How are molecular testing results used to guide treatment for non–small cell lung cancer (NSCLC)?

Updated: Jul 15, 2021
  • Author: Winston W Tan, MD, FACP; Chief Editor: Nagla Abdel Karim, MD, PhD  more...
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Answer

In 2013, the US Food and Drug Administration (FDA) approved the cobas EGFR Mutation Test, a companion diagnostic for erlotinib. [58] This is the first FDA-approved companion diagnostic that can detect EGFR gene mutations. The mutation test allows physicians to identify patients with NSCLC who are candidates for receiving erlotinib as first-line therapy.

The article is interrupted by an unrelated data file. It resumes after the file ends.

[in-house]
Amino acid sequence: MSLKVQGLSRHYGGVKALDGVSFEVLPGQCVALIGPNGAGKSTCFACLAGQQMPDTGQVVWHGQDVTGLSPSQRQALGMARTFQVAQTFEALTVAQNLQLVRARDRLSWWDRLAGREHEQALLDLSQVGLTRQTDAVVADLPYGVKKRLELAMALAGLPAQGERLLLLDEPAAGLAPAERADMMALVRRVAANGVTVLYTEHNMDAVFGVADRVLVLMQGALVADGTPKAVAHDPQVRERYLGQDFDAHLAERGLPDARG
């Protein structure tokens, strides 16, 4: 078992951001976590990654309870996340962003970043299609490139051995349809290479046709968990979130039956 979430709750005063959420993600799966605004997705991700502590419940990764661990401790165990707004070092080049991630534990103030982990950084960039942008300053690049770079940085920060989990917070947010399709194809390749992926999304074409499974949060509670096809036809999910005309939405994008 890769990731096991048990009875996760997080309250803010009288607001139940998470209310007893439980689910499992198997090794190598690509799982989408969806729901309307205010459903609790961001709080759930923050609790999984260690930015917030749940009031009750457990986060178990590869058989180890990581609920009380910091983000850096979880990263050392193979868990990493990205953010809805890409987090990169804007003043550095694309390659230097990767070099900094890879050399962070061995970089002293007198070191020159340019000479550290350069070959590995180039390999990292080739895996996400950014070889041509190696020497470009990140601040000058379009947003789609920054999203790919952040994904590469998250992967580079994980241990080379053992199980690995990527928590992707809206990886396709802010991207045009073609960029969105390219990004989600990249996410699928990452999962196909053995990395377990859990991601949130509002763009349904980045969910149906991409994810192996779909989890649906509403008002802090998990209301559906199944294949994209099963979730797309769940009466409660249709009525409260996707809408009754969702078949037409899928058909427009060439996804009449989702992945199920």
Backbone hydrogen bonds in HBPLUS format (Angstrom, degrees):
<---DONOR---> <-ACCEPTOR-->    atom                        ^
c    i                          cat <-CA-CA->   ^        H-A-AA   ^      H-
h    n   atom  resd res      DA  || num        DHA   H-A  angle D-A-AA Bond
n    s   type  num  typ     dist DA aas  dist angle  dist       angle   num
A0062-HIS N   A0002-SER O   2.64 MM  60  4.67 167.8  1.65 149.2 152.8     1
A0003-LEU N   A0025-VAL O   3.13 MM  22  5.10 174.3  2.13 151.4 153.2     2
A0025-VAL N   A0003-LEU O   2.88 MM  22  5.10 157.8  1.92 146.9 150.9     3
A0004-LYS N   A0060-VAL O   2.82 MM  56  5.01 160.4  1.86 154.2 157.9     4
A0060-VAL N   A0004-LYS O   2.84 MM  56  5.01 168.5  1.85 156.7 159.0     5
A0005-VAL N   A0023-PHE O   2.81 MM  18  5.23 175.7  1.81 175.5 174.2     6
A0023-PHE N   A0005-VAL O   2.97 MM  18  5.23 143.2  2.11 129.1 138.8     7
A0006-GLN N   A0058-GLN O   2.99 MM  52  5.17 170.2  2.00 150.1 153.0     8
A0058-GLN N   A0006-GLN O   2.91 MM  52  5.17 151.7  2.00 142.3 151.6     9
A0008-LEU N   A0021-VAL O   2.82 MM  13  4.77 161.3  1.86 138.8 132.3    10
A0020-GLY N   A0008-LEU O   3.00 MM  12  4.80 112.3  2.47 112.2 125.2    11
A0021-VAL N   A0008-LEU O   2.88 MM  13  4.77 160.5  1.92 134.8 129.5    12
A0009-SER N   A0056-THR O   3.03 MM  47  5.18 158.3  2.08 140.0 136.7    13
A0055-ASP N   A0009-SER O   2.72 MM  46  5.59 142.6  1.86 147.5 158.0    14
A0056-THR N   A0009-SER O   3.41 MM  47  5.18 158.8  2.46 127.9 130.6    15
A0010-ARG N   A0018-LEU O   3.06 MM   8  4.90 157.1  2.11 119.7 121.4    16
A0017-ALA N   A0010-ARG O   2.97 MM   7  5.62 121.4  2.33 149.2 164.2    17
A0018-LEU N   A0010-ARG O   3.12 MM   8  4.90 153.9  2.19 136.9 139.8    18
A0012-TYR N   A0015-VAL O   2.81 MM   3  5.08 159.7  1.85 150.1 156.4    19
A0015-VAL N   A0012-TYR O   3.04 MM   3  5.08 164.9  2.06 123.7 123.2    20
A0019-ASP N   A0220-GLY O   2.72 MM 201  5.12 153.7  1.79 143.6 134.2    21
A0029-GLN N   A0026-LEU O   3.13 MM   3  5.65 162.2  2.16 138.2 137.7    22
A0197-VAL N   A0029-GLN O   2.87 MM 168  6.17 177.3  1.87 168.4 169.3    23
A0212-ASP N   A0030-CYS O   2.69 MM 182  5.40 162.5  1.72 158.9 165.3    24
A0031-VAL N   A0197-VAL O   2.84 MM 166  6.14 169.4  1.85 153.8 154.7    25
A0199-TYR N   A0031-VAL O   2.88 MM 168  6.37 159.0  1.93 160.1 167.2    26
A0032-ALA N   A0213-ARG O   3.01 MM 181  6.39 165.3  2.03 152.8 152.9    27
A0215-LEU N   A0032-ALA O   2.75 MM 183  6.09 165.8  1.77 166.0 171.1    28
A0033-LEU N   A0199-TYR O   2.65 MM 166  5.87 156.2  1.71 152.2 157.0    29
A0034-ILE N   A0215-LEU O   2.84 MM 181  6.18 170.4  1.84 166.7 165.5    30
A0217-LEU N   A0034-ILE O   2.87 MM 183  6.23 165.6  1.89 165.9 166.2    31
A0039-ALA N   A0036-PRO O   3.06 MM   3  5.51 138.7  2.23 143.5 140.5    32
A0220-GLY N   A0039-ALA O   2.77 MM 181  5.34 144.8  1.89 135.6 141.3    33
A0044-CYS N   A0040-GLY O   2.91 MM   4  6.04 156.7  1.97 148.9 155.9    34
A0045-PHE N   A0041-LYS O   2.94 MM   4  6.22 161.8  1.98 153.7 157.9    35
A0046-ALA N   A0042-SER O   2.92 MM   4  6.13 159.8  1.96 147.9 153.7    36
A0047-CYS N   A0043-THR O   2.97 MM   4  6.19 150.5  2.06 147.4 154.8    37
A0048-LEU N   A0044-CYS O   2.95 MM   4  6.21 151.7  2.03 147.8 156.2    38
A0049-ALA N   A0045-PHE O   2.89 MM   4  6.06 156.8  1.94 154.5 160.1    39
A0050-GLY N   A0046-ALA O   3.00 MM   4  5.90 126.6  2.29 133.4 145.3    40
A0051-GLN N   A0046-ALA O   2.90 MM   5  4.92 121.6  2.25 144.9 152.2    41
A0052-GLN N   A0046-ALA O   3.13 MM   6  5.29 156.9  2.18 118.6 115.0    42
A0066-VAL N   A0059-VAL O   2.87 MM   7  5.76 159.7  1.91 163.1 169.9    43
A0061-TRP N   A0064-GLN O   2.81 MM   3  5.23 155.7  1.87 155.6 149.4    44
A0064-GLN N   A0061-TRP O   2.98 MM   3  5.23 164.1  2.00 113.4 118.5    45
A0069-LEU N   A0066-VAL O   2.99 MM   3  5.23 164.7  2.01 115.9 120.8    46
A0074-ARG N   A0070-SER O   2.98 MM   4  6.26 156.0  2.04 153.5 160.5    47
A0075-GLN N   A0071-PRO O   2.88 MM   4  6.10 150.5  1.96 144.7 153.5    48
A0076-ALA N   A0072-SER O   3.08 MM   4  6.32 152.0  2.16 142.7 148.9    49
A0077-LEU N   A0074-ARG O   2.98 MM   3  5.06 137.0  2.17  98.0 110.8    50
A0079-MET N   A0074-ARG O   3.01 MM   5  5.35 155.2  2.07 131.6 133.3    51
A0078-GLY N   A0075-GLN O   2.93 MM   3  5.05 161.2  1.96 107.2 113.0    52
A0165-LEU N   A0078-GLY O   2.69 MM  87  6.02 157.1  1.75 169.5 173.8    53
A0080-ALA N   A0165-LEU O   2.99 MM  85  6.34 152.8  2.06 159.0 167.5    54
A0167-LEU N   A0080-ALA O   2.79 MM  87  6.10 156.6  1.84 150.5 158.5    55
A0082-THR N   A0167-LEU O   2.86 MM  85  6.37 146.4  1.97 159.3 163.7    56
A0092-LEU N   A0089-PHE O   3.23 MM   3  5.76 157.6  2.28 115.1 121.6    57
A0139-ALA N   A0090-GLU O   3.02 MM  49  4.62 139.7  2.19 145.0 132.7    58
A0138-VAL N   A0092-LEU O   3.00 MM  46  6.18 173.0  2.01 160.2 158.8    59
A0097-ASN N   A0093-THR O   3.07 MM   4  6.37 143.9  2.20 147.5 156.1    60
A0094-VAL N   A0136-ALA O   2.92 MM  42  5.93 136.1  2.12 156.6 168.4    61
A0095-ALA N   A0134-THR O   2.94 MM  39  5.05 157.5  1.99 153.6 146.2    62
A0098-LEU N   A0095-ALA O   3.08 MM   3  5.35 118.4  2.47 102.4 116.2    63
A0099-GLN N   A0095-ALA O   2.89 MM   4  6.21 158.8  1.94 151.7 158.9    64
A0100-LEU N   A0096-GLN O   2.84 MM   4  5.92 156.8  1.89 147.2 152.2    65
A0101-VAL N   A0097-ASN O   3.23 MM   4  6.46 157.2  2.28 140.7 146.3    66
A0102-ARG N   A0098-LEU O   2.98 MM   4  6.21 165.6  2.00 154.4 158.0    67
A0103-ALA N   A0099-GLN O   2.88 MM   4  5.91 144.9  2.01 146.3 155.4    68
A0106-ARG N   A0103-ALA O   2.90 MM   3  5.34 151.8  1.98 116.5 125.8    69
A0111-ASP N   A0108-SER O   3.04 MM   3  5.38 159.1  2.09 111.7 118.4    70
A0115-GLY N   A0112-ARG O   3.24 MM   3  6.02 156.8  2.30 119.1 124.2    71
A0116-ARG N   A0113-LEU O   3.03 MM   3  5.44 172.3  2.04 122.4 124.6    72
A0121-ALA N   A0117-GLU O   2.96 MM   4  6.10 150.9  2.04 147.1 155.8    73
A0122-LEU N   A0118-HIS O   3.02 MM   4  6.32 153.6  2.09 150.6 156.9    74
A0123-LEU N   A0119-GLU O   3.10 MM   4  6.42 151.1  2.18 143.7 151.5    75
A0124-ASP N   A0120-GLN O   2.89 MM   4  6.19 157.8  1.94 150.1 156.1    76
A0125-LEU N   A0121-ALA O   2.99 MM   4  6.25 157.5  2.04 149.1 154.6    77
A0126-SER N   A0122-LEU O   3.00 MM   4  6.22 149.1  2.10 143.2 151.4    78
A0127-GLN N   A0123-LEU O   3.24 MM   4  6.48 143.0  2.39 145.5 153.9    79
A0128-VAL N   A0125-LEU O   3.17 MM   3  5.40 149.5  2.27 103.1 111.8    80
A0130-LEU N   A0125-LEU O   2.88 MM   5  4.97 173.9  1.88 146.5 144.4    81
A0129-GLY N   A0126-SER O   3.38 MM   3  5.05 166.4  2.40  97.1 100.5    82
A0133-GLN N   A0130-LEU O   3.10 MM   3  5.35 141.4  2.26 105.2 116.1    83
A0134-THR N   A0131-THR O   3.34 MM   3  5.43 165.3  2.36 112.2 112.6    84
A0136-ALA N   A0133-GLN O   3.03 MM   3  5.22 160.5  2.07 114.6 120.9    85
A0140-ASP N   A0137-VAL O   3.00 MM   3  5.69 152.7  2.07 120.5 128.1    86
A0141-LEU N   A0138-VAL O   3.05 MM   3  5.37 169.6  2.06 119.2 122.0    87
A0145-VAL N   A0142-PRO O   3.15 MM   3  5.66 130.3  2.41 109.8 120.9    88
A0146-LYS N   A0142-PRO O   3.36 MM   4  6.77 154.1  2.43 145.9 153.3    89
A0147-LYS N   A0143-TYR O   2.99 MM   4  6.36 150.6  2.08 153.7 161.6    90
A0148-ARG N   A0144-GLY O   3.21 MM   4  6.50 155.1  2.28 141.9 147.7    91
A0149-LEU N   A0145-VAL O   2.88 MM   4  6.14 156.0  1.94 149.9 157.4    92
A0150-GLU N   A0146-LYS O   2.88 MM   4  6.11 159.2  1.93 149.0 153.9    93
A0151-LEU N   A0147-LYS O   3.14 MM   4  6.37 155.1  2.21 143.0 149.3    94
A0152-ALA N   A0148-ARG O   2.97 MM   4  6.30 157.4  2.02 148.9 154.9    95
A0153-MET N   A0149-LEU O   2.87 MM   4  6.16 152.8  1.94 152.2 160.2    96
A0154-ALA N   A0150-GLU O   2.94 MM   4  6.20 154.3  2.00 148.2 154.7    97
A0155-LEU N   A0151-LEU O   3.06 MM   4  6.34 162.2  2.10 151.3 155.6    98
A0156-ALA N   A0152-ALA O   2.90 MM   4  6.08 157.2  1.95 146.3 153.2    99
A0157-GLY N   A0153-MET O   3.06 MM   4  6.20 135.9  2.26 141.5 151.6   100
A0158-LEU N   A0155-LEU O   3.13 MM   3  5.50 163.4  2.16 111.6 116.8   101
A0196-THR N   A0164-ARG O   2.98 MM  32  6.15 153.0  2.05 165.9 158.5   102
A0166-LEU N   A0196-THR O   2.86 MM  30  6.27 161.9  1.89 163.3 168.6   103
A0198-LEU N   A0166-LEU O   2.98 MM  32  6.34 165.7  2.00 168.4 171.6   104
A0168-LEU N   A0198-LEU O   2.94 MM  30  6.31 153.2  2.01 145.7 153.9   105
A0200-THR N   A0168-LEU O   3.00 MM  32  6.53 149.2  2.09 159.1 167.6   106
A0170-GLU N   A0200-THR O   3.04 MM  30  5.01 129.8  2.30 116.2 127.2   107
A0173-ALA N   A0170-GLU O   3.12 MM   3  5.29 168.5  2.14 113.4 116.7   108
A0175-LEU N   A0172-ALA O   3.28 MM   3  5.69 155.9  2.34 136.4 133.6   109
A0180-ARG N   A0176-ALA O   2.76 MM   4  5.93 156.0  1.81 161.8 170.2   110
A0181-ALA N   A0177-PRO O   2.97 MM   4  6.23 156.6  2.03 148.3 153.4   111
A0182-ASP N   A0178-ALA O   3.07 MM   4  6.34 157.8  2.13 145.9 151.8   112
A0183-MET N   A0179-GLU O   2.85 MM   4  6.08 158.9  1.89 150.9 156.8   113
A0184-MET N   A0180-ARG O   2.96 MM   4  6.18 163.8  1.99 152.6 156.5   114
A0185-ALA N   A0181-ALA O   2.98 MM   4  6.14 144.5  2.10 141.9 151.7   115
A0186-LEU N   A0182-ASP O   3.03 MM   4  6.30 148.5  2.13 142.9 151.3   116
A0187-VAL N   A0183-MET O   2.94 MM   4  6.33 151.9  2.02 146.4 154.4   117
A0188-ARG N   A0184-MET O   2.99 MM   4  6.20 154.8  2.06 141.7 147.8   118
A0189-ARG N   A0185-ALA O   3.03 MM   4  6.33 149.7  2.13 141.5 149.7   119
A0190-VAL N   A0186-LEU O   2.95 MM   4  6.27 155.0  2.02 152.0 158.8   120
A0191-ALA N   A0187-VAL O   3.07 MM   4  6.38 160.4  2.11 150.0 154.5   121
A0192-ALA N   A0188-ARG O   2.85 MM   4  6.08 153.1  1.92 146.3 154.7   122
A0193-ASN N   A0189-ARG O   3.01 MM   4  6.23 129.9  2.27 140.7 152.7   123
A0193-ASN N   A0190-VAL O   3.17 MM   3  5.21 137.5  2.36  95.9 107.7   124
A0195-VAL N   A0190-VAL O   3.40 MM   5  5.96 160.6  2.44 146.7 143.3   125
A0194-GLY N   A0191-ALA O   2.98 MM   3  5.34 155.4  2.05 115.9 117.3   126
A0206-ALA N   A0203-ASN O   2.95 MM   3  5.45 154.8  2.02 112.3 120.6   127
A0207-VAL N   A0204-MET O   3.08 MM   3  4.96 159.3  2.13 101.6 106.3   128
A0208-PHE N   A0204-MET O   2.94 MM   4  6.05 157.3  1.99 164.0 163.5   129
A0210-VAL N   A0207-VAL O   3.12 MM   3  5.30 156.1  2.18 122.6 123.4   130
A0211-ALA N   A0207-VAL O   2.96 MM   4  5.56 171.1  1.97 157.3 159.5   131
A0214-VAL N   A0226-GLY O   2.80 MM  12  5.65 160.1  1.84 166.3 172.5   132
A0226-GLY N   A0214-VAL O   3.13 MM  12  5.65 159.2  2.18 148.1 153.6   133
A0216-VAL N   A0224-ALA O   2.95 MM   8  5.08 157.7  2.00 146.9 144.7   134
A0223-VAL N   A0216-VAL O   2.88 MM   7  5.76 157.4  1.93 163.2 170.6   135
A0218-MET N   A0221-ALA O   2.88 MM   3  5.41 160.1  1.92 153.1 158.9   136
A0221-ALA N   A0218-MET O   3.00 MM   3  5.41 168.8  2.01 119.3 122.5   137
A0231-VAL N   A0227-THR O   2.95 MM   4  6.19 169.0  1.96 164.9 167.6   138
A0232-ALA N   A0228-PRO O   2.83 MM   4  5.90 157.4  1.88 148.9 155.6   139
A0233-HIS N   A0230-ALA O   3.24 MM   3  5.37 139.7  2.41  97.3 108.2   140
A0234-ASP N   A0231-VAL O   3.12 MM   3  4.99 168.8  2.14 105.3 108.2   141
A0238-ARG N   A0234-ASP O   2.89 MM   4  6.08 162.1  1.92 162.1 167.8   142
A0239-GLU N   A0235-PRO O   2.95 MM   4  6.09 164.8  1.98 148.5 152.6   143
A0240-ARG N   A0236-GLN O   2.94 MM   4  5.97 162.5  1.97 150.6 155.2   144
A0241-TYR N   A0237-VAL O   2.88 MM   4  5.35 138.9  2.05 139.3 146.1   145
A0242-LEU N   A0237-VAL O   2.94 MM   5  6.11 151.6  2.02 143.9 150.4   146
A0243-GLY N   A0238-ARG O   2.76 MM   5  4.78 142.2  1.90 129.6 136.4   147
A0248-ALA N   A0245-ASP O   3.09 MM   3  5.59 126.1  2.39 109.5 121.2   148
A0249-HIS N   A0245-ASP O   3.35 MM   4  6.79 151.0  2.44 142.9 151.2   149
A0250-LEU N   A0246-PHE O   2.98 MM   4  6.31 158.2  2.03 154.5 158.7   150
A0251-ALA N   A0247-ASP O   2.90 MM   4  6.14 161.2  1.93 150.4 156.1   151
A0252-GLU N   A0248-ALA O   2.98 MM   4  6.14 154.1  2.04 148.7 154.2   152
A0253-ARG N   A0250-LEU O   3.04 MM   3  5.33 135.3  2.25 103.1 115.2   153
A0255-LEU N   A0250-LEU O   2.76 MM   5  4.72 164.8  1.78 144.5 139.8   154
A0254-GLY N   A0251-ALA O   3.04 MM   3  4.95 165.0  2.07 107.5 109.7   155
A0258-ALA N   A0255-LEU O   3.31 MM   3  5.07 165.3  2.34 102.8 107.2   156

The safety and effectiveness of the cobas EGFR Mutation Test was established with clinical data from the EURTAC study and showed progression-free survival in patients with NSCLC who had specific types of EGFR mutations (exon 19 deletions or exon 21 [L858R] substitution mutations) for 10.4 months when they received erlotinib treatment, compared with 5.4 months for those who received standard therapy. [59]

Testing for Ras mutation can also be done. Ras mutation is a marker for aggressive disease and poor prognosis. New agents and regimens to target this mutation (eg, selumetinib plus docetaxel [60] ) are currently under development, so these patients should be considered for enrollment in a clinical trial.

For more information, see Genetics of Non-Small Cell Lung Cancer.


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